Tuesday, April 9, 2019

Team Chaos

Why Use Alignment?
Gary Gygax and Dave Arneson made many design choices while creating their Original Fantasy Adventure and Role-Playing Game. Many of those decisions included borrowing ideas inspired by their extensive reading. One concept, which has appeared in every edition of the World's Most Popular Fantasy Role-Playing Game is Alignment. Alignment has changed over the editions, starting out as Law, Neutrality and Chaos, later Good and Evil was added, and the suggestions for how character alignment might be used has changed, but it remains an identifying factor which sets the franchise apart from many later FRPGs.
In Volume I Men & Magic the author's write,
Character Alignment, Including Various Monsters and Creatures: Before the game begins it is not only necessary to select a role, but it is also necessary to determine what stance the character will take — Law, Neutrality, or Chaos.
I interpret this to mean what "team" does the character fight for? Men & Magic follows this statement with a table dividing the creatures found in the implicit milieu into those aligned with Law, Neutrality and Chaos. Having read the Elric novels (Michael Moorcock) and Three Hearts and Three Lions (Poul Anderson) in which a similar conflict exists in literary form, I feel comfortable interpreting White Box alignment in a somewhat similar manner. Law represents the society of men and certain other creatures who believe in laws and inalienable rights, goodness and mercy, the established order, etc. Chaos in many ways represents the opposite, lawlessness, overthrow of the established order, self interest and oppression, etc. Creatures who follow the values of Chaos are generally opposed to those who support Law. Neutrality is the in-between. Those who follow Neutrality don't necessarily side with either Law or Chaos and may reject the concepts altogether, or wish to maintain a balance between the two opposing forces. It makes for a nice three-way source of friction facilitating conflict which is of course interesting to say the least.
In The Strategic Review, Vol. II, No.1, Gary Gygax writes,
There is considerable confusion in that most dungeonmasters construe the terms “chaotic” and “evil” to mean the same thing, just as they define “lawful” and “good” to mean the same. This is scarcely surprising considering the wording of the three original volumes of DUNGEONS & DRAGONS. When that was written they meant just about the same thing in my mind — notice I do not say they were synonymous in my thinking at, that time.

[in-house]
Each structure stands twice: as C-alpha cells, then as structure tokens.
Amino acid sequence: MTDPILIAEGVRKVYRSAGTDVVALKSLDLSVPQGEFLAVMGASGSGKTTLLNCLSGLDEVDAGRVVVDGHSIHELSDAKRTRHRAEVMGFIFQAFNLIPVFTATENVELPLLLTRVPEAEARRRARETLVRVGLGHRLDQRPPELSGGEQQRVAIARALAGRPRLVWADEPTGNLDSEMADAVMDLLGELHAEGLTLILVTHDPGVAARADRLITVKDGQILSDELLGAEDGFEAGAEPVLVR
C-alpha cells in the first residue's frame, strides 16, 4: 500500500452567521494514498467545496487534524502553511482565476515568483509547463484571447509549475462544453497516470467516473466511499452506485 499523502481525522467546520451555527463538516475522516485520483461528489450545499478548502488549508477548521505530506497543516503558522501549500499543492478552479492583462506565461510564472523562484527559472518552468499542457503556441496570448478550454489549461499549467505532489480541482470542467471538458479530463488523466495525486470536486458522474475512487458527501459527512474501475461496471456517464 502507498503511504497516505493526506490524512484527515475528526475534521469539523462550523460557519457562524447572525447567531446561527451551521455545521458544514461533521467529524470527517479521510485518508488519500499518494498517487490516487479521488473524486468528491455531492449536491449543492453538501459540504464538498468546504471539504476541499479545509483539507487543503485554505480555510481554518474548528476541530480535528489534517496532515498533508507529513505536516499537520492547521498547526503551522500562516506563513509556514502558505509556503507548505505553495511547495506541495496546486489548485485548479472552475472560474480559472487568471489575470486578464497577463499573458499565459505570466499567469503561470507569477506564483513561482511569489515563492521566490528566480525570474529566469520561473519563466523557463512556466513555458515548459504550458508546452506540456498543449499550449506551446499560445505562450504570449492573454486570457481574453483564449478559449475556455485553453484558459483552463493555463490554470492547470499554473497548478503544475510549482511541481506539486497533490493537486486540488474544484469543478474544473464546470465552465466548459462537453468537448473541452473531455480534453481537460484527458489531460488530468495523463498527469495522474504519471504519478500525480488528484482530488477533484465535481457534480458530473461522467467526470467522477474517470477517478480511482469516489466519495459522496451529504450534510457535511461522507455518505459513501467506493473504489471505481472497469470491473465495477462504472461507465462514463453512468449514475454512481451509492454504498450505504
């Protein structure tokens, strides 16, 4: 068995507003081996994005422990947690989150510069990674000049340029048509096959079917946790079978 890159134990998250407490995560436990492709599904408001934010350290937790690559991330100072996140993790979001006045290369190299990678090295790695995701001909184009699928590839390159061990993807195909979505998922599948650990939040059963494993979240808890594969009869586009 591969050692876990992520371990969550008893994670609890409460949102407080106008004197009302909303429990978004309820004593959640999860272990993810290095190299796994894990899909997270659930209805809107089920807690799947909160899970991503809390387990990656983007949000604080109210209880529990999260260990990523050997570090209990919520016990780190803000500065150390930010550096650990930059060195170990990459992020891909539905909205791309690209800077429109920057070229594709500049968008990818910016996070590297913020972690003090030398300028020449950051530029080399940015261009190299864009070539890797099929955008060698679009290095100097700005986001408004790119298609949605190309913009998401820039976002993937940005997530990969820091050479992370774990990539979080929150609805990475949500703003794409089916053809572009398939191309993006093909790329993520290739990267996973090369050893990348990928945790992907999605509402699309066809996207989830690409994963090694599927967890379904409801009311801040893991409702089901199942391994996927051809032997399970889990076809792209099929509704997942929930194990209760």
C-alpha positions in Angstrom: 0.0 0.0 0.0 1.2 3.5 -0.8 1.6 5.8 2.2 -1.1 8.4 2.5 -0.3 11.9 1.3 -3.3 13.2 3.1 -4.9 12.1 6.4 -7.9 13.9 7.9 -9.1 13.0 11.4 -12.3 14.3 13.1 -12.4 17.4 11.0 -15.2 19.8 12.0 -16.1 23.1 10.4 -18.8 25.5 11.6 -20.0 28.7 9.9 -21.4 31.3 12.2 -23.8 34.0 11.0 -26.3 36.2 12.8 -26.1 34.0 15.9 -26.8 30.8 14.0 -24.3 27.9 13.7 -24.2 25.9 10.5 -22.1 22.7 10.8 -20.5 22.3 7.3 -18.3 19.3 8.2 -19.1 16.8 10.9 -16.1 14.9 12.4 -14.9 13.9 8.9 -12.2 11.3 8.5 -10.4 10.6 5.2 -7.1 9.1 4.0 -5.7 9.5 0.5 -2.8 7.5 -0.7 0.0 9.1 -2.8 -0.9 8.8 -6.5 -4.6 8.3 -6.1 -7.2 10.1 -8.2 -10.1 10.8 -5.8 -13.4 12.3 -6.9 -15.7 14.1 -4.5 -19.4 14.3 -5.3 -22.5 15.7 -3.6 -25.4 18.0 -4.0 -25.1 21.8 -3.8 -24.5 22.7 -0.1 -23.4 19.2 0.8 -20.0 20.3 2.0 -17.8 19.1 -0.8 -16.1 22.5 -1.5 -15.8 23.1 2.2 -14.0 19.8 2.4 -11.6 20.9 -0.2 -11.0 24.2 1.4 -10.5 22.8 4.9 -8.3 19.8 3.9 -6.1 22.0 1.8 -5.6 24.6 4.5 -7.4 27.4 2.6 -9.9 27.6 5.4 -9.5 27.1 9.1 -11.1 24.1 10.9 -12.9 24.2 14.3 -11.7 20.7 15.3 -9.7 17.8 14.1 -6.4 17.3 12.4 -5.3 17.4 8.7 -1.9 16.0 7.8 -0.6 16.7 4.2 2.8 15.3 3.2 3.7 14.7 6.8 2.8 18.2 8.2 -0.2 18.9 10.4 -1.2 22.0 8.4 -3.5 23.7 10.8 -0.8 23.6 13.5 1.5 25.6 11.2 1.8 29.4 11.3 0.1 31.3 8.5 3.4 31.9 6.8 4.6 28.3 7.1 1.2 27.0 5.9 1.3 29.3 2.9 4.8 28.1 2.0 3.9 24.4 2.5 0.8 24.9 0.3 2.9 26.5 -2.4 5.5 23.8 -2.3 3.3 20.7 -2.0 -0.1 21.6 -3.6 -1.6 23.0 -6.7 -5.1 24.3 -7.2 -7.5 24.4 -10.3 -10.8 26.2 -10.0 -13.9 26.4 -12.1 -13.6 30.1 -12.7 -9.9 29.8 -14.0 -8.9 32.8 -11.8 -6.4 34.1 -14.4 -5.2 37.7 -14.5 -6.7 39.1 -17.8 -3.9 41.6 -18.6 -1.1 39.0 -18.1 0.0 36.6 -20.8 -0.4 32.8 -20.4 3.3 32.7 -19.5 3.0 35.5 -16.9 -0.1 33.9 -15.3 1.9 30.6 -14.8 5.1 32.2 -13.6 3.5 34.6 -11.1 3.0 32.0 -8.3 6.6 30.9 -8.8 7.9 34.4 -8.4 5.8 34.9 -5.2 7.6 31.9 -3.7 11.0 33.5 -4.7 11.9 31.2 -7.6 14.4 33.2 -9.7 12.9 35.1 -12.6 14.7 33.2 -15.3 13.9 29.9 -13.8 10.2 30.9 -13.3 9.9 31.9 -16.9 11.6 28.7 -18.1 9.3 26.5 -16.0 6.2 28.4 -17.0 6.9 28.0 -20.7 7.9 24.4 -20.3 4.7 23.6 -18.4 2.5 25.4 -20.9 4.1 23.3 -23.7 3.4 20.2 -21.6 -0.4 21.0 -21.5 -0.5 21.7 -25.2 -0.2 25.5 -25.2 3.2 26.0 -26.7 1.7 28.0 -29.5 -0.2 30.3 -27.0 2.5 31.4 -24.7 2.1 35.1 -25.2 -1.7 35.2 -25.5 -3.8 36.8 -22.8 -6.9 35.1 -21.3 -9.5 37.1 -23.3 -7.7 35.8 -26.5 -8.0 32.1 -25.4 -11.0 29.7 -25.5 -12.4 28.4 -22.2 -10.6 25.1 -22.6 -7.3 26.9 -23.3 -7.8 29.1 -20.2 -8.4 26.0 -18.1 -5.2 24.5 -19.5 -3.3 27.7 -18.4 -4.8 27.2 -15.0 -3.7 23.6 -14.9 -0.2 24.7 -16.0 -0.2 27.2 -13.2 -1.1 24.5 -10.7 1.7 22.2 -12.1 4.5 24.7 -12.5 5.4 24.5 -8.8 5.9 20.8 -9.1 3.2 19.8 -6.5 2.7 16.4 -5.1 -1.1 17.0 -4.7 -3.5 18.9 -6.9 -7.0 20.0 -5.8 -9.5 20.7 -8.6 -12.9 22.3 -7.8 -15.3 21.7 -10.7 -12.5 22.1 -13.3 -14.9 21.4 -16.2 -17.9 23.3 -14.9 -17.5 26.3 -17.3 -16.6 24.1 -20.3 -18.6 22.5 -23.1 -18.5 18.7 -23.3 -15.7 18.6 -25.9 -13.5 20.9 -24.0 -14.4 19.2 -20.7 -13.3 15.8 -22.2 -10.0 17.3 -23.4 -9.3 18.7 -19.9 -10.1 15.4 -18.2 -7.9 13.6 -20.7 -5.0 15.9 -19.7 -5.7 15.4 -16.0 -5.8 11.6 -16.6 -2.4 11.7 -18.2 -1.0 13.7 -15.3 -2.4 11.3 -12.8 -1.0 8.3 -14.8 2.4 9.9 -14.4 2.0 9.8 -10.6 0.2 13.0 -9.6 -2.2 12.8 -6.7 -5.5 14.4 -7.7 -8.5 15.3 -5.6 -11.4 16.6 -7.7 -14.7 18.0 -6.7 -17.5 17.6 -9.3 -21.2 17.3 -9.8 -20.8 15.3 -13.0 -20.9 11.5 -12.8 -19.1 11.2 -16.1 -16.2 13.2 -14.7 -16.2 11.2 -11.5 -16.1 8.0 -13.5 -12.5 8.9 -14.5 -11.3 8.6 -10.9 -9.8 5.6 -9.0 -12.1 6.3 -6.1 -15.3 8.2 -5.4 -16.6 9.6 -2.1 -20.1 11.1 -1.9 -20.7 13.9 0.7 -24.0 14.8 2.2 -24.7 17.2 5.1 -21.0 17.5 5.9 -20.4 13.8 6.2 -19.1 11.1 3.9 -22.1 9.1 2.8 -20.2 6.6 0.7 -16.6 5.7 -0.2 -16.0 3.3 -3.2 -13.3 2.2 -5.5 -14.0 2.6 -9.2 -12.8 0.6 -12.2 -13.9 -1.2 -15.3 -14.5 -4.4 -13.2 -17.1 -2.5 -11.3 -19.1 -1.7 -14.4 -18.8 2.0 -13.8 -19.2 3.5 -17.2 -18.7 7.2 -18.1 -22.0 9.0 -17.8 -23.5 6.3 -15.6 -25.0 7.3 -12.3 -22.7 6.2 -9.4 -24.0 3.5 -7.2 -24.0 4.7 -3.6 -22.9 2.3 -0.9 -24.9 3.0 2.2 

The referee or "dungeonmaster" may try to strictly follow Mr. Gygax's intent or may a free interpretation as to how alignment should be seen in their own campaign milieu. Taking the rules as written to be guidelines, I prefer to interpret alignment for my players who ask about it. Of course, they are free to state their character believes something different and act accordingly. To me this is a form of Neutral behavior and as referee I treat it as such.
The Advanced Game famously adds a separate axis of Good and Evil so that under that system we have Lawful Evil, Chaotic Good, True Neutral and six other alignment combinations. In the Advanced Game, alignment takes on the dimension of changing with the PC's behavior. In the Players Handboook, Gary Gygax writes this about Alignments,
The descriptions are generalizations only. A character can be basically good in its “true” neutrality, or tend towards evil. It is probable that your campaign referee will keep a graph of the drift of your character on the alignment chart. This is affected by the actions (and desires) of your character during the course of each adventure, and will be reflected on the graph. You may find that these actions are such as to cause the declared alignment to be shifted towards, or actually to, some other.
In the Advanced Dungeon Masters Guide, Mr. Gygax adds,
The overall behavior of the character (or creature) is delineated by alignment, or, in the case of player characters, behavior determines actual alignment. Therefore, besides defining the general tendencies of creatures, it also groups creatures into mutually acceptable or at least non-hostile divisions.
In the last line quoted above, I see a recognition of the team alignment concept I first saw in Men & Magic. As a game characteristic that encourages friction and produces conflict between player characters and competing forces within their milieu, Alignment is both useful and distinct. Alignment adds a faction or team concept based on world view that is a unique take on the kind of factionalism that has split societies along religious and ideological lines throughout human history. Simply put, it makes for an interesting narrative.
Alignment is seen as a code or ethos which both governs the individual's beliefs and behaviors and is an accumulated evaluation of one's deeds. This is probably the most common interpretation of Alignment and is understandable as such given the words written in the Advanced Game volumes. Alignment is one of the concepts frequently dropped by house ruling referees and designers of other fantasy adventure systems, but I have found a useful tool for organizing the factions which add depth and opportunity to the fictional world of adventure gaming.

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